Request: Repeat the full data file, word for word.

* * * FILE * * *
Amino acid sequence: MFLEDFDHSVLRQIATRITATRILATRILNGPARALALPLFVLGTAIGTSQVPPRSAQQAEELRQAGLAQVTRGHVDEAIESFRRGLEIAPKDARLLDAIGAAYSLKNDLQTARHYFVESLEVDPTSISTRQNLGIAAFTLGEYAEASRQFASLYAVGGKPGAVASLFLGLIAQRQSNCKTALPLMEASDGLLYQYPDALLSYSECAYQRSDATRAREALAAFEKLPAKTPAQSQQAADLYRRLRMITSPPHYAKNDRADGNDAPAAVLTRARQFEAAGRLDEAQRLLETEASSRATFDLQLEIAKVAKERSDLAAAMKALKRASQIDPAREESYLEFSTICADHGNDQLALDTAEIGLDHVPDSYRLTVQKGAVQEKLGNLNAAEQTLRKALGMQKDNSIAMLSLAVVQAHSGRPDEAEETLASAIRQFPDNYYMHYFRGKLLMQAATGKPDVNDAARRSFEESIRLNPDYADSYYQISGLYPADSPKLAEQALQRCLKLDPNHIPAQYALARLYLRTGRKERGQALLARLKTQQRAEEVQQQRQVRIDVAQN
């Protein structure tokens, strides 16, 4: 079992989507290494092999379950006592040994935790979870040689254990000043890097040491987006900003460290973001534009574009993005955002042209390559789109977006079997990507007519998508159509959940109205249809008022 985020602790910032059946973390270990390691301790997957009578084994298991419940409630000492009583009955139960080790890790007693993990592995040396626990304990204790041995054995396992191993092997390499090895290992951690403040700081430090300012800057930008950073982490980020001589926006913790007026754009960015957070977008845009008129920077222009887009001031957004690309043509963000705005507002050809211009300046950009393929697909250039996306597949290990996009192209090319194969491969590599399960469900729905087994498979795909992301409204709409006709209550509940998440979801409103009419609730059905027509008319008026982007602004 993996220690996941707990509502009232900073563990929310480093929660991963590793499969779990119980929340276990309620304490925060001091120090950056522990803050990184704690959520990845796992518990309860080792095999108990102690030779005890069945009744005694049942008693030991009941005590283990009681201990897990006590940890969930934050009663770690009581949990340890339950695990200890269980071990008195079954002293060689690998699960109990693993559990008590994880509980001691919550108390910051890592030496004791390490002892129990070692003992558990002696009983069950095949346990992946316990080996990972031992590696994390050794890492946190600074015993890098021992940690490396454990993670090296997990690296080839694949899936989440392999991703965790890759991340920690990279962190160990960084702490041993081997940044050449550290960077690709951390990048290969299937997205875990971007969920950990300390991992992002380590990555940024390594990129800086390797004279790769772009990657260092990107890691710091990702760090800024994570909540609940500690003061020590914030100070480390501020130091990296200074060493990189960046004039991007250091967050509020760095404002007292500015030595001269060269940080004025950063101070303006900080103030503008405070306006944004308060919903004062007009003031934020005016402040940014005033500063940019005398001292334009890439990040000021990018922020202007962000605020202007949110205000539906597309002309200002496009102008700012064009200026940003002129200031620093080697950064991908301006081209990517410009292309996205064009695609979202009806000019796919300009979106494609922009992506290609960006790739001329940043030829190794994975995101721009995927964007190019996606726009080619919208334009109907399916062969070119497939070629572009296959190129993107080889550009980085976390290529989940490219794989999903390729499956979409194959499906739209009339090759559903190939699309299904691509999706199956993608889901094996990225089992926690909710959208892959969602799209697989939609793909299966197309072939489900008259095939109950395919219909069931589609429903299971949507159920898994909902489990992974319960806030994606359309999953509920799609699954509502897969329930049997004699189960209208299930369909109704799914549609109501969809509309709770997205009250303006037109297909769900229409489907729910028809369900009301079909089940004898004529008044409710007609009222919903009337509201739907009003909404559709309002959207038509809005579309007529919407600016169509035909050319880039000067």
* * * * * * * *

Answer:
Amino acid sequence: MFLEDFDHSVLRQIATRITATRILATRILNGPARALALPLFVLGTAIGTSQVPPRSAQQAEELRQAGLAQVTRGHVDEAIESFRRGLEIAPKDARLLDAIGAAYSLKNDLQTARHYFVESLEVDPTSISTRQNLGIAAFTLGEYAEASRQFASLYAVGGKPGAVASLFLGLIAQRQSNCKTALPLMEASDGLLYQYPDALLSYSECAYQRSDATRAREALAAFEKLPAKTPAQSQQAADLYRRLRMITSPPHYAKNDRADGNDAPAAVLTRARQFEAAGRLDEAQRLLETEASSRATFDLQLEIAKVAKERSDLAAAMKALKRASQIDPAREESYLEFSTICADHGNDQLALDTAEIGLDHVPDSYRLTVQKGAVQEKLGNLNAAEQTLRKALGMQKDNSIAMLSLAVVQAHSGRPDEAEETLASAIRQFPDNYYMHYFRGKLLMQAATGKPDVNDAARRSFEESIRLNPDYADSYYQISGLYPADSPKLAEQALQRCLKLDPNHIPAQYALARLYLRTGRKERGQALLARLKTQQRAEEVQQQRQVRIDVAQN
């Protein structure tokens, strides 16, 4: 079992989507290494092999379950006592040994935790979870040689254990000043890097040491987006900003460290973001534009574009993005955002042209390559789109977006079997990507007519998508159509959940109205249809008022 985020602790910032059946973390270990390691301790997957009578084994298991419940409630000492009583009955139960080790890790007693993990592995040396626990304990204790041995054995396992191993092997390499090895290992951690403040700081430090300012800057930008950073982490980020001589926006913790007026754009960015957070977008845009008129920077222009887009001031957004690309043509963000705005507002050809211009300046950009393929697909250039996306597949290990996009192209090319194969491969590599399960469900729905087994498979795909992301409204709409006709209550509940998440979801409103009419609730059905027509008319008026982007602004 993996220690996941707990509502009232900073563990929310480093929660991963590793499969779990119980929340276990309620304490925060001091120090950056522990803050990184704690959520990845796992518990309860080792095999108990102690030779005890069945009744005694049942008693030991009941005590283990009681201990897990006590940890969930934050009663770690009581949990340890339950695990200890269980071990008195079954002293060689690998699960109990693993559990008590994880509980001691919550108390910051890592030496004791390490002892129990070692003992558990002696009983069950095949346990992946316990080996990972031992590696994390050794890492946190600074015993890098021992940690490396454990993670090296997990690296080839694949899936989440392999991703965790890759991340920690990279962190160990960084702490041993081997940044050449550290960077690709951390990048290969299937997205875990971007969920950990300390991992992002380590990555940024390594990129800086390797004279790769772009990657260092990107890691710091990702760090800024994570909540609940500690003061020590914030100070480390501020130091990296200074060493990189960046004039991007250091967050509020760095404002007292500015030595001269060269940080004025950063101070303006900080103030503008405070306006944004308060919903004062007009003031934020005016402040940014005033500063940019005398001292334009890439990040000021990018922020202007962000605020202007949110205000539906597309002309200002496009102008700012064009200026940003002129200031620093080697950064991908301006081209990517410009292309996205064009695609979202009806000019796919300009979106494609922009992506290609960006790739001329940043030829190794994975995101721009995927964007190019996606726009080619919208334009109907399916062969070119497939070629572009296959190129993107080889550009980085976390290529989940490219794989999903390729499956979409194959499906739209009339090759559903190939699309299904691509999706199956993608889901094996990225089992926690909710959208892959969602799209697989939609793909299966197309072939489900008259095939109950395919219909069931589609429903299971949507159920898994909902489990992974319960806030994606359309999953509920799609699954509502897969329930049997004699189960209208299930369909109704799914549609109501969809509309709770997205009250303006037109297909769900229409489907729910028809369900009301079909089940004898004529008044409710007609009222919903009337509201739907009003909404559709309002959207038509809005579309007529919407600016169509035909050319880039000067």